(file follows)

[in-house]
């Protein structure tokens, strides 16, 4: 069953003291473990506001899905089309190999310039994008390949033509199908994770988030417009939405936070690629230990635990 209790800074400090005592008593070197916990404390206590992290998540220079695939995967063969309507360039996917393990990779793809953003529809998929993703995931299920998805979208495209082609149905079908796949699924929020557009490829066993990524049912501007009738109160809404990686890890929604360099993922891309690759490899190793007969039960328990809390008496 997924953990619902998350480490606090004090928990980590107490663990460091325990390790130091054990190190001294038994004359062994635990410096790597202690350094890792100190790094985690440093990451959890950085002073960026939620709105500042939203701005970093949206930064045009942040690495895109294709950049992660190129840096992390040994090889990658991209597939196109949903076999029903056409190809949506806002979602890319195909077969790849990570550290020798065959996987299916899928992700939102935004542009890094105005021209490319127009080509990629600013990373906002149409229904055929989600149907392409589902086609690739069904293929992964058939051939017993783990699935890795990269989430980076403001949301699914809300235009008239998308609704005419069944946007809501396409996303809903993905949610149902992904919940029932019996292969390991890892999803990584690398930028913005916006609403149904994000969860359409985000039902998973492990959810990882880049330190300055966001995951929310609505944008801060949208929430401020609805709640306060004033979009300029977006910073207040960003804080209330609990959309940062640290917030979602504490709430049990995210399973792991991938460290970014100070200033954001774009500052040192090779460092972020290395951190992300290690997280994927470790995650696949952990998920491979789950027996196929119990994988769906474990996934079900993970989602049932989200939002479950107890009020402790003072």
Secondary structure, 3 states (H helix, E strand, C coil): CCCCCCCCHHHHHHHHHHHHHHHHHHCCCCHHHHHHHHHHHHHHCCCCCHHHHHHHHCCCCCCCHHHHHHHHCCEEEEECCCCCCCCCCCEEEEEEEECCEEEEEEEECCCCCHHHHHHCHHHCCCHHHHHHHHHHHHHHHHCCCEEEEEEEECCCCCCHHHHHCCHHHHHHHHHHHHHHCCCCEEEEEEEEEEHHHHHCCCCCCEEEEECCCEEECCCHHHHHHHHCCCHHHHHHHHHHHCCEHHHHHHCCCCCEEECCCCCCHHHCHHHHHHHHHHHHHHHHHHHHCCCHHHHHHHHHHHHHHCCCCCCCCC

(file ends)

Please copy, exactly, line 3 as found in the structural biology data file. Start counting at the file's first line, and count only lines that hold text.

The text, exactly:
Secondary structure, 3 states (H helix, E strand, C coil): CCCCCCCCHHHHHHHHHHHHHHHHHHCCCCHHHHHHHHHHHHHHCCCCCHHHHHHHHCCCCCCCHHHHHHHHCCEEEEECCCCCCCCCCCEEEEEEEECCEEEEEEEECCCCCHHHHHHCHHHCCCHHHHHHHHHHHHHHHHCCCEEEEEEEECCCCCCHHHHHCCHHHHHHHHHHHHHHCCCCEEEEEEEEEEHHHHHCCCCCCEEEEECCCEEECCCHHHHHHHHCCCHHHHHHHHHHHCCEHHHHHHCCCCCEEECCCCCCHHHCHHHHHHHHHHHHHHHHHHHHCCCHHHHHHHHHHHHHHCCCCCCCCC